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Juvenile Idiopathic Arthritis

  • Juvenile idiopathic arthritis (JIA) is the commonest cause of chronic arthritis in children in many parts of the world. Juvenile Idiopathic Arthritis (JIA) affects approximately 1 in 1000 children. 
  • The incidence is 1 in 10,000 per year and prevalence is 1 in 1,000 - this is similar to epilepsy in children. 
  • The term JIA covers a heterogeneous group of diseases.
  • JIA is a diagnosis of exclusion and suspicion of JIA diagnosis rests on careful clinical assessment.
  • The differential diagnosis is extensive with conditions ranging from benign (e.g., hypermobility) to life threatening (e.g., malignancy, such as leukaemia and solid tumours, infection, non-accidental injury). The presence of any ‘red flags’, such as weight loss, fever, night pain and bone tenderness warrants urgent assessment with arthritis for six weeks or more, and the cause is unknown (likely a combination of genetic and environmental factors). JIA rarely is familial. 
  • The definition of JIA is the presence of arthritis for more than six weeks in a child younger than 16 years old and in the absence of other conditions that can cause arthritis. 
  • The diagnosis of JIA is, therefore, based on the presence and persistence of arthritis and the careful exclusion of any other disease by medical history, physical examination and laboratory tests.
  • No laboratory tests, or imaging can ‘prove’ that a child does, or does not, have JIA.
  • Laboratory tests for suspected JIA are seldom diagnostic but help to exclude other diagnoses (including malignancy and infection) and are used to monitor disease activity and adverse effects of immunosuppressive drugs. 
  • Synovial biopsy is not needed to make a diagnosis of JIA. Biopsy is only indicated if there is suspicion of Tuberculosis or malignancy.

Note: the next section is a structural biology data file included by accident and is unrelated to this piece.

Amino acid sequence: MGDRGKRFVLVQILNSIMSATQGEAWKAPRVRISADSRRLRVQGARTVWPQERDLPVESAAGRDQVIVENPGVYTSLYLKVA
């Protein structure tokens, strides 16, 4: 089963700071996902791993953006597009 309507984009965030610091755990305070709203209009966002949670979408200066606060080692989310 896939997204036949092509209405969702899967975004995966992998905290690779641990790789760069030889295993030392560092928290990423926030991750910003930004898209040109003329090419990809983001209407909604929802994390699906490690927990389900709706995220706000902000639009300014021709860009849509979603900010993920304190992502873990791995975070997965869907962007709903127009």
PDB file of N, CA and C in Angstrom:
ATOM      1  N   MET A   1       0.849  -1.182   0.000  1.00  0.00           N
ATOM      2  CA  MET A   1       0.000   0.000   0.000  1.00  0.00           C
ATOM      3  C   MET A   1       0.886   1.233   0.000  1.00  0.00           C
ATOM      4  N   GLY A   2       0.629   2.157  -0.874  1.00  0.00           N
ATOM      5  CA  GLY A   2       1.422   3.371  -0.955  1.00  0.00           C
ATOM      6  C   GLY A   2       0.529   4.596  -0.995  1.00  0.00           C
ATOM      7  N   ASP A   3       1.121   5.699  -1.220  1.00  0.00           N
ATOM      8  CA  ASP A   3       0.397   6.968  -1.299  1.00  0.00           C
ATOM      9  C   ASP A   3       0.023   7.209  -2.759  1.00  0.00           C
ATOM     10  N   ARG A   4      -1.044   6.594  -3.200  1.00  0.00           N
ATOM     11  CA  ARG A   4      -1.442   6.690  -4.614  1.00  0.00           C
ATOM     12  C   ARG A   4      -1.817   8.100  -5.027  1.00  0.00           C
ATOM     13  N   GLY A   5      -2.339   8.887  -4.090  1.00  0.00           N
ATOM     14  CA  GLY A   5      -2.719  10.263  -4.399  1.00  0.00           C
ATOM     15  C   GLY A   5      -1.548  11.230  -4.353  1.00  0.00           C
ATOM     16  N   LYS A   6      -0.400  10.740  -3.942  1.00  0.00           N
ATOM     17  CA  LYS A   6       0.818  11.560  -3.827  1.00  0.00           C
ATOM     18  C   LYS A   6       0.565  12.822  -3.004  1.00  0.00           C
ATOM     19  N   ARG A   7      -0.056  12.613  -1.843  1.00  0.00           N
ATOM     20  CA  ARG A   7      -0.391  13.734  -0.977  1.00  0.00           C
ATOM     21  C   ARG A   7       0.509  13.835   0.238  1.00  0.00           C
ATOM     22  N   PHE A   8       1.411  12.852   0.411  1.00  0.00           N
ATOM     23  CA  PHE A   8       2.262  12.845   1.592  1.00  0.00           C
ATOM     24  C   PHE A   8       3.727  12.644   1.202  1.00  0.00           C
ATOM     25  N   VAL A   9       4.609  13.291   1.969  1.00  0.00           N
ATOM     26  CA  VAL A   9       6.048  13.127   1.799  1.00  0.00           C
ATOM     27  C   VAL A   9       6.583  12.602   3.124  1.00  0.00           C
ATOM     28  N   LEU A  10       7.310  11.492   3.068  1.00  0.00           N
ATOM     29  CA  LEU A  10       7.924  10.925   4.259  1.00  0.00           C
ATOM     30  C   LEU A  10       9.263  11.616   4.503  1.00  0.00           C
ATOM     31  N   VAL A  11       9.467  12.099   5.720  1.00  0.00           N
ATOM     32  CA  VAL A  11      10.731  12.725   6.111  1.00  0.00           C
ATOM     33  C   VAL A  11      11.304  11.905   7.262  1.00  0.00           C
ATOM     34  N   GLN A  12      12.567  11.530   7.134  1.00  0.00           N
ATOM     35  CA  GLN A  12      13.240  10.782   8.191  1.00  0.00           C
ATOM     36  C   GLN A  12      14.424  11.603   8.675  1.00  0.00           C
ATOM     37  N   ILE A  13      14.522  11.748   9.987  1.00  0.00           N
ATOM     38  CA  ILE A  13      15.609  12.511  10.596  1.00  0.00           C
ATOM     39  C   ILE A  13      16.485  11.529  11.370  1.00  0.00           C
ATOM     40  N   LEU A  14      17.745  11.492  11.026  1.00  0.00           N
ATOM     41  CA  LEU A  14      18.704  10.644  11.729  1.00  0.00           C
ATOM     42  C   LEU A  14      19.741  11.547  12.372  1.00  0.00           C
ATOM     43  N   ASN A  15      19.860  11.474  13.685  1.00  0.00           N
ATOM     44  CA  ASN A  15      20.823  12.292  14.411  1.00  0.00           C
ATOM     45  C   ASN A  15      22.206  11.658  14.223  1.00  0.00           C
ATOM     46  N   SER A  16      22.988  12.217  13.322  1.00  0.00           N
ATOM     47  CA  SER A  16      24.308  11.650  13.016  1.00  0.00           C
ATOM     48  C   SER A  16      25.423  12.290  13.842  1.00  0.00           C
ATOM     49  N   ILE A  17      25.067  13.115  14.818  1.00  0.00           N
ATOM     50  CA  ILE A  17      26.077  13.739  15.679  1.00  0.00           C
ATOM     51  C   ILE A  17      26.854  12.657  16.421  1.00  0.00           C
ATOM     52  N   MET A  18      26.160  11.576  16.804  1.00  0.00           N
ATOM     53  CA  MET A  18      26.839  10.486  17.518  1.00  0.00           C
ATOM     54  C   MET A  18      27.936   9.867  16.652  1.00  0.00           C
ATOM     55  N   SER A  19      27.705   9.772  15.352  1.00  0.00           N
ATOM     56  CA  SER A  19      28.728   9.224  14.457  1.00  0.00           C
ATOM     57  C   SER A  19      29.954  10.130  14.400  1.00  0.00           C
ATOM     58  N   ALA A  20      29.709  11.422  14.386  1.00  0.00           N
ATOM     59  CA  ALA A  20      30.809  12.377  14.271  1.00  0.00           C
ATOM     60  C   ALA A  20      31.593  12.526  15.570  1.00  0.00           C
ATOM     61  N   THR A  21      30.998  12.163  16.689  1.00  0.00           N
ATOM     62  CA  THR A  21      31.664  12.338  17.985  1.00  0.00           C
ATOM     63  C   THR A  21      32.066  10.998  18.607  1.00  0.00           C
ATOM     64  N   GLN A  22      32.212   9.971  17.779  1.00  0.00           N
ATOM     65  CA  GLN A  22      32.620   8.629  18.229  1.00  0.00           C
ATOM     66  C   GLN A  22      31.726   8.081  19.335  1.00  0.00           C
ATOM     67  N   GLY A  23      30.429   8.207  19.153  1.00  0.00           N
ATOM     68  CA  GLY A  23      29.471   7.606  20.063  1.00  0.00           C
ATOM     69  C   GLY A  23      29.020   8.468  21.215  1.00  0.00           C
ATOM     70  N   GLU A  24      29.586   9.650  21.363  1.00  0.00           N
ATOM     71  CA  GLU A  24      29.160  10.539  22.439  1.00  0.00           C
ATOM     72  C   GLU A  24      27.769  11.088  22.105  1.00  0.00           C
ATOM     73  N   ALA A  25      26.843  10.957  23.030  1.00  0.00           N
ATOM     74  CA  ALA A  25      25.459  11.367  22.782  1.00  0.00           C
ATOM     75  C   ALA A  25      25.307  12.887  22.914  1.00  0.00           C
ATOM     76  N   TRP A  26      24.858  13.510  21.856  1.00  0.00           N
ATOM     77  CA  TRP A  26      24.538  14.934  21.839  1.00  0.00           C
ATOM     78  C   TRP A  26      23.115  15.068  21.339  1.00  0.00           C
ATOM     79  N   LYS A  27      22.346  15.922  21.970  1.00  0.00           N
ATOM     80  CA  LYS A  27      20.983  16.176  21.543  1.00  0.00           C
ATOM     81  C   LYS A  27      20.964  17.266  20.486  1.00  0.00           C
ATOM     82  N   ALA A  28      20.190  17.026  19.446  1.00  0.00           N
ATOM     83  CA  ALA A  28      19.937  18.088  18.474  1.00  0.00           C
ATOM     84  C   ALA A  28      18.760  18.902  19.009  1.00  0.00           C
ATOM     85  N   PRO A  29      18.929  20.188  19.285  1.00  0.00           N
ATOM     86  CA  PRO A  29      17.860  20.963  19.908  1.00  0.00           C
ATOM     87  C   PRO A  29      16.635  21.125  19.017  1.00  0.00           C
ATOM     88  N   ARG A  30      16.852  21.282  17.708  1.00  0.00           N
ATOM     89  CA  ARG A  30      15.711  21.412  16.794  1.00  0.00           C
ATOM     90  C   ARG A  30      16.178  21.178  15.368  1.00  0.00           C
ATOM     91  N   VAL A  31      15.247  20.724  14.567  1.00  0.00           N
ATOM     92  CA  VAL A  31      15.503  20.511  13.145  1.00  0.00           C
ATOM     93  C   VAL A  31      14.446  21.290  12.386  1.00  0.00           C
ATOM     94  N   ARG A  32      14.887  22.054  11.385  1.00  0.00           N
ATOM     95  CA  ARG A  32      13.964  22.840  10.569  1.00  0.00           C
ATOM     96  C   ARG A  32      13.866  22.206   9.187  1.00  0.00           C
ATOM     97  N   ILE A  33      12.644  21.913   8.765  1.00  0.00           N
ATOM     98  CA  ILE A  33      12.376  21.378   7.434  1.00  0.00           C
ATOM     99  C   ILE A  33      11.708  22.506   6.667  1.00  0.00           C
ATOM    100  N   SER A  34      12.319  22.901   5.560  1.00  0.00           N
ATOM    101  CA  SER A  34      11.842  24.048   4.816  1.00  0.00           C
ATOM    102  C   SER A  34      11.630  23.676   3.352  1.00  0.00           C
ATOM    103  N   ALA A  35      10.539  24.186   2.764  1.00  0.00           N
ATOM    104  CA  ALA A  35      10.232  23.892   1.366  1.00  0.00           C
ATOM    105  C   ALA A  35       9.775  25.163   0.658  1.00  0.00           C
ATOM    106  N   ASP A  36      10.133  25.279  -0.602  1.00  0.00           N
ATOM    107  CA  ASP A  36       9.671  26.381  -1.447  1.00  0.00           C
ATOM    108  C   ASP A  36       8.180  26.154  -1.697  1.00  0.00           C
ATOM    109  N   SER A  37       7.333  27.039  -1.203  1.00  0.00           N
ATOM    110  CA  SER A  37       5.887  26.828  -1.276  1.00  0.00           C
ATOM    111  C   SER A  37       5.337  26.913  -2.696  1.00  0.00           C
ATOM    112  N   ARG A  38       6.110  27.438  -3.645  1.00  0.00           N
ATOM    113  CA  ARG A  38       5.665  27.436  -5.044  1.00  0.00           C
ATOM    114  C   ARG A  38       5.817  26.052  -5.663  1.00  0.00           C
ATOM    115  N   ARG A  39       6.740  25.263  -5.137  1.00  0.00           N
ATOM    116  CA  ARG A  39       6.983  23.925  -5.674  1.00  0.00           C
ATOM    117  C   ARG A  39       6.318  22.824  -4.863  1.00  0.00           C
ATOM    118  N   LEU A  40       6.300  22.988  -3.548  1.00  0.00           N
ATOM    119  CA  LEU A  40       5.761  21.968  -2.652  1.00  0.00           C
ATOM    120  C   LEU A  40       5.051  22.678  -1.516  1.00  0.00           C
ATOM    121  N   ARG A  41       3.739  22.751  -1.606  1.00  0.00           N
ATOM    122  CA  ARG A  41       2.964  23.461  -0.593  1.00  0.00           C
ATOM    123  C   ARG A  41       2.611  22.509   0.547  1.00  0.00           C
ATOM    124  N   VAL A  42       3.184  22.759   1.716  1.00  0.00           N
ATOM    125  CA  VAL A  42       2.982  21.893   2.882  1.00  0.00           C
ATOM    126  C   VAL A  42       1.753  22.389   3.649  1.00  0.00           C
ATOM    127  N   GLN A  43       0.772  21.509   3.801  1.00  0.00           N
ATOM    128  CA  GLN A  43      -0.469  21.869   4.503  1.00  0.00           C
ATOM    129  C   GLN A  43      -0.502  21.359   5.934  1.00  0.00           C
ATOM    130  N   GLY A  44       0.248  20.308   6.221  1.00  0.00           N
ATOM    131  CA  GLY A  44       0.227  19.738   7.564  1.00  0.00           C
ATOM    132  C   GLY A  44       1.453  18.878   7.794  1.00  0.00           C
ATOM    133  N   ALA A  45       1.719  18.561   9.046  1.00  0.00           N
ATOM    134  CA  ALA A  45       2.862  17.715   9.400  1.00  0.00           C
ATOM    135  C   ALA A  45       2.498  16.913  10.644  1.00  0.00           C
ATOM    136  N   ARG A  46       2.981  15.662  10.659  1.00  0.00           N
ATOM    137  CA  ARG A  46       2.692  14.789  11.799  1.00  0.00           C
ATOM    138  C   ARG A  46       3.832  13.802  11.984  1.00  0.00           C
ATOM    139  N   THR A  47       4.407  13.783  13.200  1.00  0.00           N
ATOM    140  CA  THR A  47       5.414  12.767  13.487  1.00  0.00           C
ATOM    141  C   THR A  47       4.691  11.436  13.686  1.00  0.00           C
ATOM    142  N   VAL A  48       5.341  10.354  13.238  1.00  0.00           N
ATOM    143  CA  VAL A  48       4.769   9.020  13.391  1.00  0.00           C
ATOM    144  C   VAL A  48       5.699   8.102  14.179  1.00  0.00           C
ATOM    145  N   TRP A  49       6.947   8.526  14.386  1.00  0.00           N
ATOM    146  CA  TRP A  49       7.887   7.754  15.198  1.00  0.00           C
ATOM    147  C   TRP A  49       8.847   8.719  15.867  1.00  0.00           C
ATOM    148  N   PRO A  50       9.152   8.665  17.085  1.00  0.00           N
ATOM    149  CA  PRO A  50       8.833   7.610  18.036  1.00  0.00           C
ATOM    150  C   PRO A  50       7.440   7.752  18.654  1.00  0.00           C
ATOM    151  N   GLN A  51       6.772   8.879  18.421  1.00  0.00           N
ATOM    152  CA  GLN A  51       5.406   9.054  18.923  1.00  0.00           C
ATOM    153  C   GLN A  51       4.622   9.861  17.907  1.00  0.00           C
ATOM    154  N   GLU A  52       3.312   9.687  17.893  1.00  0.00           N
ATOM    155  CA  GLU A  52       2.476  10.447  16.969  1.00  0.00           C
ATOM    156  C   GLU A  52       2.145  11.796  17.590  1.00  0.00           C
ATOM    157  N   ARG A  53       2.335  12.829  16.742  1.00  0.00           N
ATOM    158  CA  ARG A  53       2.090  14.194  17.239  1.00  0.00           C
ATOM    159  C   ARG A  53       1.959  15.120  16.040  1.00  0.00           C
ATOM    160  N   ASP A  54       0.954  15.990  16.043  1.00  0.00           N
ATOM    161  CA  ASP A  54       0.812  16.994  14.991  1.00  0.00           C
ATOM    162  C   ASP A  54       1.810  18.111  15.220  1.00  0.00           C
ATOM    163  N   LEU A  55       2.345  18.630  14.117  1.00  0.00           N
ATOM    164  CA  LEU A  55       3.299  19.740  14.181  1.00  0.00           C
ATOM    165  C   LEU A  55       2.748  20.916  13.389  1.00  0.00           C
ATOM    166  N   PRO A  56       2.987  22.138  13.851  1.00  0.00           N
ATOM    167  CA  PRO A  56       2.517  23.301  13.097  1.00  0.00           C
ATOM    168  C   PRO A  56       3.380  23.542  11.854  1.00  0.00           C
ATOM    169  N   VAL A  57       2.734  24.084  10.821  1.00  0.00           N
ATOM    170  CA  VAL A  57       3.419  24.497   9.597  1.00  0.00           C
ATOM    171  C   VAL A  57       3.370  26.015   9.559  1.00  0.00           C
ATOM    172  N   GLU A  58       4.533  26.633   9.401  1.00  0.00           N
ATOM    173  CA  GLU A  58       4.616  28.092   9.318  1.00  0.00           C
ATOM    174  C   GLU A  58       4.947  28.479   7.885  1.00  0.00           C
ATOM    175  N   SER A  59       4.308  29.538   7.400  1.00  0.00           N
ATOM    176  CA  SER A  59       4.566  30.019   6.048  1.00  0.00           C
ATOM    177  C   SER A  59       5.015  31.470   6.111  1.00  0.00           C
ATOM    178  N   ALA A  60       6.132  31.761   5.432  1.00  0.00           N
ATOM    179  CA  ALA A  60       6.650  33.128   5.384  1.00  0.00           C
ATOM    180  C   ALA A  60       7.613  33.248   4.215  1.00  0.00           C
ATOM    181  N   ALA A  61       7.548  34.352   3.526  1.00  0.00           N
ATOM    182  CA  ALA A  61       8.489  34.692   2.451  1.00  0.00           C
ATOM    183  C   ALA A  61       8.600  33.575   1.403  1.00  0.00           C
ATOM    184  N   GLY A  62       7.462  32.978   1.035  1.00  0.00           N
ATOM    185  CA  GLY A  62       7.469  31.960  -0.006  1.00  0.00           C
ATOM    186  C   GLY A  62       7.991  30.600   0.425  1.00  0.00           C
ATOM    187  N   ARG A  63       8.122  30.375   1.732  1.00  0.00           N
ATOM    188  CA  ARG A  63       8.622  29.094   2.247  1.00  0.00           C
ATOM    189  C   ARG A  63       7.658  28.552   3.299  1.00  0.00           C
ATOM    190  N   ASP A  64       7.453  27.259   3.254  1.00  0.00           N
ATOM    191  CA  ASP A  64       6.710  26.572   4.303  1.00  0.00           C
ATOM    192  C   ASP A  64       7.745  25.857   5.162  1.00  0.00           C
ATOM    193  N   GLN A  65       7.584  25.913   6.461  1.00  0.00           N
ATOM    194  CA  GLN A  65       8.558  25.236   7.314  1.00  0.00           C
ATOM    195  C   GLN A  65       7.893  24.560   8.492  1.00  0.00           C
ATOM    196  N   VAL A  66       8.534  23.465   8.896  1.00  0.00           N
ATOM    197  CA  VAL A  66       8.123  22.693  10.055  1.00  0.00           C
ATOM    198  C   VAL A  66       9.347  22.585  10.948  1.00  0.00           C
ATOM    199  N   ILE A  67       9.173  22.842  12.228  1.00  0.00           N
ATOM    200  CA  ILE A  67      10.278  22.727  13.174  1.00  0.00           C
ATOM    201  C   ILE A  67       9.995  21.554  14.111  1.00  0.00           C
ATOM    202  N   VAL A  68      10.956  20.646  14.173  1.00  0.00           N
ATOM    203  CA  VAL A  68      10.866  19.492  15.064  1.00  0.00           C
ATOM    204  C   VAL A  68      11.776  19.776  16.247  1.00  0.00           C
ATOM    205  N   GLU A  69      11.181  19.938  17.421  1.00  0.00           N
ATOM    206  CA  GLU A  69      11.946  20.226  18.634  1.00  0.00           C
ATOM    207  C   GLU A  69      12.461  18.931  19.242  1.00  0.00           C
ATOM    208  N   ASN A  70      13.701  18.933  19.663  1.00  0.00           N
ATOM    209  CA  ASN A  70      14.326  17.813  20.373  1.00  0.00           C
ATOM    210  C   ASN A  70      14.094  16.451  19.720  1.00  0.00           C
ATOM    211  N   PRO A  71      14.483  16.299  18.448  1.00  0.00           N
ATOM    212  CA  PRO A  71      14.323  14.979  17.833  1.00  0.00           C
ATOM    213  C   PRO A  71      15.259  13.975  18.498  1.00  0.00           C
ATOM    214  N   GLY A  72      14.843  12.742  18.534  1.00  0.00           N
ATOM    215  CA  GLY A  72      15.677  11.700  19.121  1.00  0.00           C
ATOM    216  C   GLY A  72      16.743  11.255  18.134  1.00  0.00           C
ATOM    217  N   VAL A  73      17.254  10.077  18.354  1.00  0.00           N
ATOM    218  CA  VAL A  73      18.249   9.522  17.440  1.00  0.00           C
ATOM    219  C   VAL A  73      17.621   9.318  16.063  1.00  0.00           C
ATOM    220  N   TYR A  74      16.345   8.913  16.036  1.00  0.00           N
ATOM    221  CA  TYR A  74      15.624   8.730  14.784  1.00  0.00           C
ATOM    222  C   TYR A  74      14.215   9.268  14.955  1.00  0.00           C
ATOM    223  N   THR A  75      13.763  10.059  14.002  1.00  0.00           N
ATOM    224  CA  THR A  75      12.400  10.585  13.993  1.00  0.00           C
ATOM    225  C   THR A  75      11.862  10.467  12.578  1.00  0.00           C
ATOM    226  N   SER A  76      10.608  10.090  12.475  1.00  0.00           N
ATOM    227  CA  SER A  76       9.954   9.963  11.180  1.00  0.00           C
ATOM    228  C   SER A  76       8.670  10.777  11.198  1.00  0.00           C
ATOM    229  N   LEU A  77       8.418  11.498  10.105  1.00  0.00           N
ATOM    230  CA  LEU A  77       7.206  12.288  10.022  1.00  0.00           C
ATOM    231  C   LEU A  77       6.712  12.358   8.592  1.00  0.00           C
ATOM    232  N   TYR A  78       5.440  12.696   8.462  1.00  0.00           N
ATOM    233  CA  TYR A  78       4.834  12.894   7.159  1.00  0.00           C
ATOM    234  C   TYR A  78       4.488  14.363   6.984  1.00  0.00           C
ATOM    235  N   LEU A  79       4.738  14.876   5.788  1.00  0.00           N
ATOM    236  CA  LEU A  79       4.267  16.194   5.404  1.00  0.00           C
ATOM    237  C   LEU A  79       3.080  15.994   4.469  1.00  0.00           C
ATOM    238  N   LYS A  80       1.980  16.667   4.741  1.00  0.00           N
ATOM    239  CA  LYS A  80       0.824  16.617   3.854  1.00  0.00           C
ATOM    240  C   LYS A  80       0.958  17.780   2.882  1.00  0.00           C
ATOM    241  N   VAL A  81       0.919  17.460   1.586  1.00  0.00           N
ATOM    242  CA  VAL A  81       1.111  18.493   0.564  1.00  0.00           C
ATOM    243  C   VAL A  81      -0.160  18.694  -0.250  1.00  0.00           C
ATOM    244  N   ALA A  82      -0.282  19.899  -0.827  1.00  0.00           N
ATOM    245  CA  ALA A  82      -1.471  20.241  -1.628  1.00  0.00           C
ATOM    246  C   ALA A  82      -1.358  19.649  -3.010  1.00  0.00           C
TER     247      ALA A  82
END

• If there is clinical suspicion that a child has JIA, then referral to a paediatric rheumatology team for specialist assessment should NOT be delayed by waiting for tests.
  • Time from onset to diagnosis and starting treatment is important - the shorter the interval the better the outcome. In particular, any child suspected of having JIA should be referred for eye screening by slit-lamp examination to detect chronic anterior uveitis (usually without pain or visual symptoms in early stages) and if not detected can result in blindness. 

The photograph below shows a blind eye due to cataract and band keratopathy due to chronic uveitis related to JIA

  • The clinical assessment of a child is not the same as that of an adult. 
    • The young child may not be able to verbalise pain and the history may be primarily from the parents or caregivers, or from observations made by teachers and may initially be vague - e.g., 'my child is not quite right' or 'my child is limping'. Examination findings need to be interpreted in the context of normal development. 
    • The history alone may not localise the site of problems and assessment must include joint examination, as a minimum, pGALS, followed by pREMS of the relevant joints. 
  • Clues to suggest inflammatory disease:
    • Change in behaviour – such as being more irritable, clingy, or reluctant to play.
    • Avoidance of activities previously enjoyed (e.g., in play or sport).
    • Regression of achieved motor milestones (such as walking or handwriting).
    • Morning joint stiffness and pain -  the child may be ‘slow to get going in the morning’ or experiences stiffness after periods of rest, such as after long car rides – this is called ‘gelling’.

A detailed approach to the diagnostic work up for suspected JIA is available.

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